To say that last week has been quite a week seems to downplay that 2020 has been quite a year. To encounter this past week while reading Alice Walker’s inaugural novel The Third Life of Grange Copeland, proved a context suited for a movie’s framing. During his first two lives, Walker’s Grange Copeland is absent when present and present when absent. He abandons his wife, and his absence haunts his son after his mother’s death. Grange Copeland’s third life acquires purpose in raising his granddaughter Ruth after his son kills her mother and faces extensive jail time as a result. Ruth’s love melts a coldness afforded to Grange as a black man in America, and she is a muse for the martyrdom he earns by the end of the novel. Grange dies after taking the justice robbed of him, epitomizing black power as a flame extinguished by white fear.
Walker, in her afterward, calls Ruth and Grange the soul-survivors in the book, a term that proves unquestionably resonant given the present times. Particularly, as we consider the lives lived and left behind, the soul speaks when the body no longer can. Grange Copeland, a man who dies refusing to live on his knees, delineates souls as able to survive what the body cannot.
The black collective witnessed something similar this week when the soul of Kwame Ture made its way into the late Senator John Lewis’s funeral. Though Kwame Ture’s body may have joined the earth, his soul survives as a flame that still has the power to scorch white supremacy. His soul still lingers in the labyrinth of white supremacy as an escape route, as a constellation that bears the foreboding promise of freedom to an oppressed race.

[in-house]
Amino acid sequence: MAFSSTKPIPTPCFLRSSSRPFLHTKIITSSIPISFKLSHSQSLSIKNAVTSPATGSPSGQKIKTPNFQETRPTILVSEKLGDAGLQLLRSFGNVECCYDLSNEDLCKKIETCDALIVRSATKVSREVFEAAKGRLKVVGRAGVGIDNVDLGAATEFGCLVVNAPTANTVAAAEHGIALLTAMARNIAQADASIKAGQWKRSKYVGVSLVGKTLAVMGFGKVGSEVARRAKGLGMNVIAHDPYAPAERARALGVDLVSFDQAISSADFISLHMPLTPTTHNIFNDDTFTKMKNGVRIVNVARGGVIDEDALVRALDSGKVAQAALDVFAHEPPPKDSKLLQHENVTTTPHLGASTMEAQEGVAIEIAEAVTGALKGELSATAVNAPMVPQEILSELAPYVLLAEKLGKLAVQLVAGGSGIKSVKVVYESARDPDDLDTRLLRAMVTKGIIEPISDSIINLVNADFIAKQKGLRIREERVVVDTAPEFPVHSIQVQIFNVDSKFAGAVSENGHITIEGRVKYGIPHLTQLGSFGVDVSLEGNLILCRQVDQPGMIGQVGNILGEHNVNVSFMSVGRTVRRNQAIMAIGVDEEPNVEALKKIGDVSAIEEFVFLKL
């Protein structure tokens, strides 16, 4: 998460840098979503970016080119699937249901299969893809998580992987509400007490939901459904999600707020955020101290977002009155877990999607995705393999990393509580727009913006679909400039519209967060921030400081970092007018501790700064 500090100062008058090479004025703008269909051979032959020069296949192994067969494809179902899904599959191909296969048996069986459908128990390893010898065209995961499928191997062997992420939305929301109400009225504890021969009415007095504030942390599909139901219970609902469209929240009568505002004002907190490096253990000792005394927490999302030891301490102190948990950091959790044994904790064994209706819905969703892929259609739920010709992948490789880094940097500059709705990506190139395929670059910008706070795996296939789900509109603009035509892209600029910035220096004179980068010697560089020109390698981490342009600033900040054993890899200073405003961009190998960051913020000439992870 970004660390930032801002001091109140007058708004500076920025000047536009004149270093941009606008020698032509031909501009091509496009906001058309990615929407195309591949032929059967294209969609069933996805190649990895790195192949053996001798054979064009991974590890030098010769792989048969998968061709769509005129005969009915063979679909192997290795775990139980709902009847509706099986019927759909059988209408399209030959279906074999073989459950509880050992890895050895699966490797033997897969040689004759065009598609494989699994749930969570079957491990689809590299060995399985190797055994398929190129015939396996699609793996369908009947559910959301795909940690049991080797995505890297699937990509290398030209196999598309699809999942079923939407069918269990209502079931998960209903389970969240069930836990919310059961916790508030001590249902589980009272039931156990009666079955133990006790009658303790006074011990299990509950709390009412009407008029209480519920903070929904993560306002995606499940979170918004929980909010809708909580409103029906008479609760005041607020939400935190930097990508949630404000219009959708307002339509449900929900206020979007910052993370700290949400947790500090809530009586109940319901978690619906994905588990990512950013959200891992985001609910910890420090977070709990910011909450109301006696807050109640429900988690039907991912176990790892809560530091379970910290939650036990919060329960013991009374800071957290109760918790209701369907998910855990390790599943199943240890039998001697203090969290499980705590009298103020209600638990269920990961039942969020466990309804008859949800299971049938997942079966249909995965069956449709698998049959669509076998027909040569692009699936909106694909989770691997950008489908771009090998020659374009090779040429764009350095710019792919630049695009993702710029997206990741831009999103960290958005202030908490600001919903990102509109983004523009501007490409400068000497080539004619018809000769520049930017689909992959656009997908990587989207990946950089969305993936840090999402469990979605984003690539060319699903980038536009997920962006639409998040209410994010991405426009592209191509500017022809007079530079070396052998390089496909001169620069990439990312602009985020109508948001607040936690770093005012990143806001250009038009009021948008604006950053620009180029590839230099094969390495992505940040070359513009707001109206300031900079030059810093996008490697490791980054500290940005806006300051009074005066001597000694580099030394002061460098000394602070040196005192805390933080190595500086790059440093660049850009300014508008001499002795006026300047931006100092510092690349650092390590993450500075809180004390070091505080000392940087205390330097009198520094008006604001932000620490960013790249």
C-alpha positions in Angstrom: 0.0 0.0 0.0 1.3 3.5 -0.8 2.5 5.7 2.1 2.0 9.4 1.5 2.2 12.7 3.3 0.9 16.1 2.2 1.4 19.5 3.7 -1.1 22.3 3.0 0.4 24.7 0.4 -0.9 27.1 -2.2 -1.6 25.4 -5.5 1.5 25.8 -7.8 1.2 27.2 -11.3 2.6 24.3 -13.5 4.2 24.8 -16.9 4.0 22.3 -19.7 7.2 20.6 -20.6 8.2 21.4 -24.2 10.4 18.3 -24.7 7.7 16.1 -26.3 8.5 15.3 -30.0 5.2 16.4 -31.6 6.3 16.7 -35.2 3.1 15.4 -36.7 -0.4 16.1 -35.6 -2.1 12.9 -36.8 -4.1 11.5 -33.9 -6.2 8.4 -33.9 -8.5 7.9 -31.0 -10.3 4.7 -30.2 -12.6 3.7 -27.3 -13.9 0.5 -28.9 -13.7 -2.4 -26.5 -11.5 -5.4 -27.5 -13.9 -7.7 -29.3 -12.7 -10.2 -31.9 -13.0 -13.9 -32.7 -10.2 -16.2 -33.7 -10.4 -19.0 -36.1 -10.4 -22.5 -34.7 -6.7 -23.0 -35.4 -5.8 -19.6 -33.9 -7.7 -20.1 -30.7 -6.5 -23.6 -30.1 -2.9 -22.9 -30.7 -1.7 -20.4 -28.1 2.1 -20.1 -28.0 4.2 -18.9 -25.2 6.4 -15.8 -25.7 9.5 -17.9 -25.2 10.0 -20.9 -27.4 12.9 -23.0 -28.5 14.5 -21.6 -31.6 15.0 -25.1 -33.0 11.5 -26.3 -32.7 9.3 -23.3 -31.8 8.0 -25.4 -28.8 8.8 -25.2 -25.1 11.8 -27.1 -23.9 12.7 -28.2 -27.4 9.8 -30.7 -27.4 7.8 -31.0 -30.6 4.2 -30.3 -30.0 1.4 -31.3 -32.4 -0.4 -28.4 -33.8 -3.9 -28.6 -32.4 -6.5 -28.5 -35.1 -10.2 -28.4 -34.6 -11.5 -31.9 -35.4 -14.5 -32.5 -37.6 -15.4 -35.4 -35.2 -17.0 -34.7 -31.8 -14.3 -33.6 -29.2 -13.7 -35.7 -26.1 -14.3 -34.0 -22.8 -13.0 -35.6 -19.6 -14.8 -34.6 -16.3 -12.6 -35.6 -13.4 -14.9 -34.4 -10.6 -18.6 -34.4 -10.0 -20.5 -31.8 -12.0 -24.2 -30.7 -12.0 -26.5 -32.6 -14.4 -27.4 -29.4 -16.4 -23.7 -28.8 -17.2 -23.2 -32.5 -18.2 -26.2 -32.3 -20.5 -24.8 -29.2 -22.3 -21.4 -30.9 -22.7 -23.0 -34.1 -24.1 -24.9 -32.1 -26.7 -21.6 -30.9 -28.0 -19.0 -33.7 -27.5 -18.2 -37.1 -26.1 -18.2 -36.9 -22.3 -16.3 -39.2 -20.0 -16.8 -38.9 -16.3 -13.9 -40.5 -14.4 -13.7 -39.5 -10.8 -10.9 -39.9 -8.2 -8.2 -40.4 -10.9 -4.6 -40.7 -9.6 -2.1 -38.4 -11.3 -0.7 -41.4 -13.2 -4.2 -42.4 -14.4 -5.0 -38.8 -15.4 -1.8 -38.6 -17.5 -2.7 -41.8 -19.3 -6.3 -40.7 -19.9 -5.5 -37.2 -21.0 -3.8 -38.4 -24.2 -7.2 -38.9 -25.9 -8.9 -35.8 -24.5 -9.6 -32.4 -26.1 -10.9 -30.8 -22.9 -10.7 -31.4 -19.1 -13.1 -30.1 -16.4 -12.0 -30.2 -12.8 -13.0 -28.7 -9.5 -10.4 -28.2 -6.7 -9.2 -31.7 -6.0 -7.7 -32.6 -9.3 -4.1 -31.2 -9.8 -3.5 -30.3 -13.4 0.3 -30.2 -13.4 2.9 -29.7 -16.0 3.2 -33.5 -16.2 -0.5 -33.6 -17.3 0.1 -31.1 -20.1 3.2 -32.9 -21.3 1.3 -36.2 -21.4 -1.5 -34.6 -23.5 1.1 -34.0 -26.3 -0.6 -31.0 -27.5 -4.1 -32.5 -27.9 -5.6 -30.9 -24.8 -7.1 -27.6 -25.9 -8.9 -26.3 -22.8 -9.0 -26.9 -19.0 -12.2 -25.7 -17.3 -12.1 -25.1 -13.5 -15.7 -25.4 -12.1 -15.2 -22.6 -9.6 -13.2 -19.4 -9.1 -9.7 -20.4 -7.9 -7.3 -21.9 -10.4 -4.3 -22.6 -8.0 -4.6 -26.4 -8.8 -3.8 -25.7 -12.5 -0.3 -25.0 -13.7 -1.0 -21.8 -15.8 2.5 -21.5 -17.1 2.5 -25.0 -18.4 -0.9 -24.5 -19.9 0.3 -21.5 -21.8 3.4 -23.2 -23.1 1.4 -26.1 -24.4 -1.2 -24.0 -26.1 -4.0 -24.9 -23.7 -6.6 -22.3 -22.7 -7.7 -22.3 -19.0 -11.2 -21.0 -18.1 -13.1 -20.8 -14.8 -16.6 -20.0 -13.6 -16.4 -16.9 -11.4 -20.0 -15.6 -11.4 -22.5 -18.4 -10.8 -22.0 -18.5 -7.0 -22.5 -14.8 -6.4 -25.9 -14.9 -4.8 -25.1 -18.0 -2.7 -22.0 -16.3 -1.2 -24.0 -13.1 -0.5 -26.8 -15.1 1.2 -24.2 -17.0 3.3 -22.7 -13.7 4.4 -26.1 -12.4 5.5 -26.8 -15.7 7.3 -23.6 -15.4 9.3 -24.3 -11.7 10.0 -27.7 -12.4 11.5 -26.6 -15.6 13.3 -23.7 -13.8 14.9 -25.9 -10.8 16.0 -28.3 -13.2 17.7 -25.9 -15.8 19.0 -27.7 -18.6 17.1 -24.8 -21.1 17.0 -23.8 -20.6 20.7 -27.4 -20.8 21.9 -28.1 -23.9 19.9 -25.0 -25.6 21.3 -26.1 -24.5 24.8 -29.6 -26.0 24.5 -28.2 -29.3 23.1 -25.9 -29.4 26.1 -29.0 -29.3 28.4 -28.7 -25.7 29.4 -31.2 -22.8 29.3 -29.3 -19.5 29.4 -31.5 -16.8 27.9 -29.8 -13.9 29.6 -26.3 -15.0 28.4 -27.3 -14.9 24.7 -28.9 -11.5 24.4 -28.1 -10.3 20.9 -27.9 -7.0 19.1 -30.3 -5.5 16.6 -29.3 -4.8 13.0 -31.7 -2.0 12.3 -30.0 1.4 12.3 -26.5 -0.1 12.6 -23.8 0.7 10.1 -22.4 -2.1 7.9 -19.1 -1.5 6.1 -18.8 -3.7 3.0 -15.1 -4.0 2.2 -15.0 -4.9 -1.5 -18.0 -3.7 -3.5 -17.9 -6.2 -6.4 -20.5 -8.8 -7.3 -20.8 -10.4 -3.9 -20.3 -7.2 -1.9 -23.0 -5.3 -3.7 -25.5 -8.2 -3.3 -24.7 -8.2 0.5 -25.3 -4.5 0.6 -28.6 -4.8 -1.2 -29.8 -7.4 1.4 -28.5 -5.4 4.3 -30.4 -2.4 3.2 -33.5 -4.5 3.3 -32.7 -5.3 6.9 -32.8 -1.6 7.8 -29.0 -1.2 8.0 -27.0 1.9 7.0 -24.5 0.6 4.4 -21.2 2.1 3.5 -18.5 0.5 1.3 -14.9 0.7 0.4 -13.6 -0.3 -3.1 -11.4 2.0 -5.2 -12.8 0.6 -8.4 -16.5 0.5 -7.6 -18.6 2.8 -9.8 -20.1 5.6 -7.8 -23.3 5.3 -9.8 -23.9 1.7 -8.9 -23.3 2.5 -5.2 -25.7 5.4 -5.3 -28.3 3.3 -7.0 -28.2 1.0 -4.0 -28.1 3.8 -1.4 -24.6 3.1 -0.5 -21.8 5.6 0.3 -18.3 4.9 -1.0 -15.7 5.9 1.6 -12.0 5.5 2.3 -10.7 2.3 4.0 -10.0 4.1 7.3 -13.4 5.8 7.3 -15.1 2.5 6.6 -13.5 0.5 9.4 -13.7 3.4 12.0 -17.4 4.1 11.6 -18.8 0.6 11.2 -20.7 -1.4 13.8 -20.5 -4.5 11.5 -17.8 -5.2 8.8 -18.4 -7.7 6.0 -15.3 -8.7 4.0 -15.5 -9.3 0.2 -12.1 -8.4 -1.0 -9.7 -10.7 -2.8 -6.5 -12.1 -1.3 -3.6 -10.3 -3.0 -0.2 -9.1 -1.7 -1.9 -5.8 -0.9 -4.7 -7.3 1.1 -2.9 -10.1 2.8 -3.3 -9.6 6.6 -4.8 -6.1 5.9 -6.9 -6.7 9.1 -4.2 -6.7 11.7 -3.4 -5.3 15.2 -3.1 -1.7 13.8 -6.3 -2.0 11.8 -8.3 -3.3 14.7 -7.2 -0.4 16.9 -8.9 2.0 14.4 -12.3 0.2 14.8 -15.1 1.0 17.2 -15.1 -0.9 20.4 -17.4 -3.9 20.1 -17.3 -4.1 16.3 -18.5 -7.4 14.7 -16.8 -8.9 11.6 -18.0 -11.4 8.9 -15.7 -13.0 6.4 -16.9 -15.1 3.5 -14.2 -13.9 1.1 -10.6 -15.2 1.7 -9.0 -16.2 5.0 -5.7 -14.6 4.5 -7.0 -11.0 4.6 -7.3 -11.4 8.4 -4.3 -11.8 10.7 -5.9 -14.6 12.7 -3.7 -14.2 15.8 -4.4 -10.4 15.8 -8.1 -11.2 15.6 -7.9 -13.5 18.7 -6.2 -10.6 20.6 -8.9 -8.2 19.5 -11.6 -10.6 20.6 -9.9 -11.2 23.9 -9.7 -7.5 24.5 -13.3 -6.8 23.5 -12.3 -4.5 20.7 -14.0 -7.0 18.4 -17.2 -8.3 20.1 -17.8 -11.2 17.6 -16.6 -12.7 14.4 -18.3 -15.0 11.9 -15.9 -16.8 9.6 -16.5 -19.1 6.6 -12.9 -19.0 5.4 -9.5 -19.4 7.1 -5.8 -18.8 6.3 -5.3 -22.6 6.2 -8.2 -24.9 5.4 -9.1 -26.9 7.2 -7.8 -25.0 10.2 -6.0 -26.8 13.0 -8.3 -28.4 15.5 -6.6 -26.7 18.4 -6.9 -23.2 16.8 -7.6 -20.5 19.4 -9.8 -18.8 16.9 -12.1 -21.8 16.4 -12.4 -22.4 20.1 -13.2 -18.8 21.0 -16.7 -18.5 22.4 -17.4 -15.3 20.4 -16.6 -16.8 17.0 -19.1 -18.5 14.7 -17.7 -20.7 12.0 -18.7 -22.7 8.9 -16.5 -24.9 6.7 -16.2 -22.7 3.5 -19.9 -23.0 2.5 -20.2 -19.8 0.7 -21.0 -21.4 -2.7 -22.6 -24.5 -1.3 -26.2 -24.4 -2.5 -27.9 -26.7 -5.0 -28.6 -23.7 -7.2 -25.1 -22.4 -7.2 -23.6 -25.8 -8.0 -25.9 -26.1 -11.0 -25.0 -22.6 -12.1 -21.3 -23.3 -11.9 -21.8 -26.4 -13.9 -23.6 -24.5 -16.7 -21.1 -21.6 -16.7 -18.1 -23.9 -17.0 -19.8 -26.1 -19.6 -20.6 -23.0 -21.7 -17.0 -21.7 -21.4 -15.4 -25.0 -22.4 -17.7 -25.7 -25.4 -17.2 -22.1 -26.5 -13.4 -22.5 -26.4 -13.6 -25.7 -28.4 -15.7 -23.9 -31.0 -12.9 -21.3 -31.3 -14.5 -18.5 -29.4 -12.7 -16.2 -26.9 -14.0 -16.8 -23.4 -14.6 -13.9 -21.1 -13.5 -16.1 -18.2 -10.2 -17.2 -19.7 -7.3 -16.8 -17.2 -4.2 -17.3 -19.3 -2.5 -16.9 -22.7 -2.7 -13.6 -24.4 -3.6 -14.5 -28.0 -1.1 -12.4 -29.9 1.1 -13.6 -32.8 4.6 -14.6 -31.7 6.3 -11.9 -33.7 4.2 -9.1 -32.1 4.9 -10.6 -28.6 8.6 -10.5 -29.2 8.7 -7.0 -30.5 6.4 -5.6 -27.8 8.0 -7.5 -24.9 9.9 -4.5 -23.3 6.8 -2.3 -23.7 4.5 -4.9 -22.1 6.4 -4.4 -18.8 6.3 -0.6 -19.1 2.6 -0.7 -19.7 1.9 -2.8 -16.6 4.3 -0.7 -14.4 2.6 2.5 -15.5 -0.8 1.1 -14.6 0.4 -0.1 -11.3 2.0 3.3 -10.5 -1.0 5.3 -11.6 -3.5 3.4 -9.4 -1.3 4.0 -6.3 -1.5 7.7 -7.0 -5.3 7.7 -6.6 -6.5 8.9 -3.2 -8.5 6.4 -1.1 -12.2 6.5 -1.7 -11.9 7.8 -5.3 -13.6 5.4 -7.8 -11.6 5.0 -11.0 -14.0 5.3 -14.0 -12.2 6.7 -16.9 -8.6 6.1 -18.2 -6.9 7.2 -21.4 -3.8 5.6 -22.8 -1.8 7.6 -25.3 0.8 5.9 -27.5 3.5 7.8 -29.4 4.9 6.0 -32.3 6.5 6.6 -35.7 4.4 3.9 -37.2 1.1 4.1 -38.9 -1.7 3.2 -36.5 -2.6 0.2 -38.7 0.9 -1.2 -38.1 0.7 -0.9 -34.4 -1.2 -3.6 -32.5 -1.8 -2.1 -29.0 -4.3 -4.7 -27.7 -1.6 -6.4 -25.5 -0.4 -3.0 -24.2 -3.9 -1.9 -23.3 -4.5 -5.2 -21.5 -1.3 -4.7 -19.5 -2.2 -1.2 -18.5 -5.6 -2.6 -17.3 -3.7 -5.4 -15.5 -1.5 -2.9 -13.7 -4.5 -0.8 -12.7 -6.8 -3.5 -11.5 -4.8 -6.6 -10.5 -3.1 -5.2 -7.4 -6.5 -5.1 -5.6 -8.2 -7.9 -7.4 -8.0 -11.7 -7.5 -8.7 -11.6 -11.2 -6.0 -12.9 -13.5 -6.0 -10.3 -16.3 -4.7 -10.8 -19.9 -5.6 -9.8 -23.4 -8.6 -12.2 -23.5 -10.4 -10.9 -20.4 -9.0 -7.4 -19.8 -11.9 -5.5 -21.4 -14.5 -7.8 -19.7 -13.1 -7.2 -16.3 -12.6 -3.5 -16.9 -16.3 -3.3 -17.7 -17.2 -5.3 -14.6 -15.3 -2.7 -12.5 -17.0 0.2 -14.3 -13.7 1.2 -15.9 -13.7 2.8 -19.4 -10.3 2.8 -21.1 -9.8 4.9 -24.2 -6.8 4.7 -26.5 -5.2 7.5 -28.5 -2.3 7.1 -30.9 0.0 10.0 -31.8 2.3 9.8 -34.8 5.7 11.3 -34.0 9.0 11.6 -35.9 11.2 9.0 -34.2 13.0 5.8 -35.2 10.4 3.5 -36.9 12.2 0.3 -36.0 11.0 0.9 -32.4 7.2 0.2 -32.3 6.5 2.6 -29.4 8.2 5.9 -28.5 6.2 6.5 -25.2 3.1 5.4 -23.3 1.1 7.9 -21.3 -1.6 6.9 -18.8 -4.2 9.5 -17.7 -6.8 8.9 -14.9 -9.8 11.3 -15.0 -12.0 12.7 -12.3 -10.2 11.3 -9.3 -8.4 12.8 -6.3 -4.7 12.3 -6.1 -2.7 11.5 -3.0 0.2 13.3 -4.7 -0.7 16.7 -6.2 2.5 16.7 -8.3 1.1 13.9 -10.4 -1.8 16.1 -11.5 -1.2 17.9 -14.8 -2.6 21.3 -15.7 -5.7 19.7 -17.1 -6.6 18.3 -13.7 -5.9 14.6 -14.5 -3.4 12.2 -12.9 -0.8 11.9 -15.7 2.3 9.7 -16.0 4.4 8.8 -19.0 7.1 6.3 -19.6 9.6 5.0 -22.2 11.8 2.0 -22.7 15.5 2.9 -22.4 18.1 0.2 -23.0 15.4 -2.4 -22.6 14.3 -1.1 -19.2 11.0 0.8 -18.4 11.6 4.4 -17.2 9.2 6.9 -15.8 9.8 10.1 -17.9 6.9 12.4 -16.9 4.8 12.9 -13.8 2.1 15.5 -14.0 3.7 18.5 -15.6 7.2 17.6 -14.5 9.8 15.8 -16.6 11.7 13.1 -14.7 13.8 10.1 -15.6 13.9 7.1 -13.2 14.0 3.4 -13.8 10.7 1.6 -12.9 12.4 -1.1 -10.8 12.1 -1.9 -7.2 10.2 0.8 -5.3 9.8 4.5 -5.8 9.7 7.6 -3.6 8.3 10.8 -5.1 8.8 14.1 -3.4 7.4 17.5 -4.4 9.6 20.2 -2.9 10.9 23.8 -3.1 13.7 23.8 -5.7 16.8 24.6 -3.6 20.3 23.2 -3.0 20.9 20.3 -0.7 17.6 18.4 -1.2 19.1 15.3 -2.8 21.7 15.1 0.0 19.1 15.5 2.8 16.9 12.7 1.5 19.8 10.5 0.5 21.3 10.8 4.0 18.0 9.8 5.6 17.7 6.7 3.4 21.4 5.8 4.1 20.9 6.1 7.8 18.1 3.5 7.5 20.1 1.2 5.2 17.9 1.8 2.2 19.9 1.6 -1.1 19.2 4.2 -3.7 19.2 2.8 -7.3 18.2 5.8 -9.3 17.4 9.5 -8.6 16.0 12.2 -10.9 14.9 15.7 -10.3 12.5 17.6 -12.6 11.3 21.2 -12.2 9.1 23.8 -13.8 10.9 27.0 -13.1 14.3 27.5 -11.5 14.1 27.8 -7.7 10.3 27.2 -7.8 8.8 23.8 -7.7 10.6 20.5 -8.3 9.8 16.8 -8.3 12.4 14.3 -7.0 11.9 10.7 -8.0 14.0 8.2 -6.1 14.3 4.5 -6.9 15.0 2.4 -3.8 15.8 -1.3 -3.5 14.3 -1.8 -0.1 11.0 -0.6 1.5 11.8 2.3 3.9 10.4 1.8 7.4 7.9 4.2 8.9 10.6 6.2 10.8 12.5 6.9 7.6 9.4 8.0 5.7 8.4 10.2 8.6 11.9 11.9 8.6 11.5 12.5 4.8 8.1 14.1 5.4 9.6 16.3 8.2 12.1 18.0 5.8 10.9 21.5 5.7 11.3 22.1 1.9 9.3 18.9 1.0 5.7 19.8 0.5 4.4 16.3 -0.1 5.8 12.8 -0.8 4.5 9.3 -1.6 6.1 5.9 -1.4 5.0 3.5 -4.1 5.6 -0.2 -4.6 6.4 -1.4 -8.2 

To contemplate the spirit as the part of our souls that survive engenders one to ponder the parts of ourselves wish to leave behind. As Africans in America, do we wish to be popular or do we wish to be powerful? Although the two are not necessarily mutually exclusive concepts, the two rarely overlap for the African in America. The popular emanate an oppressive power, the powerful challenge the oppressive status quo. Kwame Ture, though popular with those exasperated with waiting in a white supremacist world, was not popular with those afraid to uprise or those afraid of the uprisings. Many attain popularity because rather than throw rocks at the king, they juggle these rocks, or simply live a life where their trajectory is solely to hone a place in a white supremacist space. Moreover, popularity, exuded in national and even global reverie, illuminates the necessary social reproduction integral to keep things as they are.
Thus, soul survivors encompass what keeps things, people, and places from staying the same. We may learn their names when they can no longer say them, we may read their words long after they write them, but what the soul survivor leaves behind frees those with the courage to listen, live, and even learn what is not popular.
Walker’s Grange Copeland left behind a legacy in his granddaughter who lives knowing she is worth dying for. Kwame Ture left behind a bad taste in America’s mouth for making white supremacy harder to swallow. Together they evidence that in a human experience where our bodies are on borrowed time, only the strong and unpopular soul survives.
What will you leave behind? Will you choose popularity or power?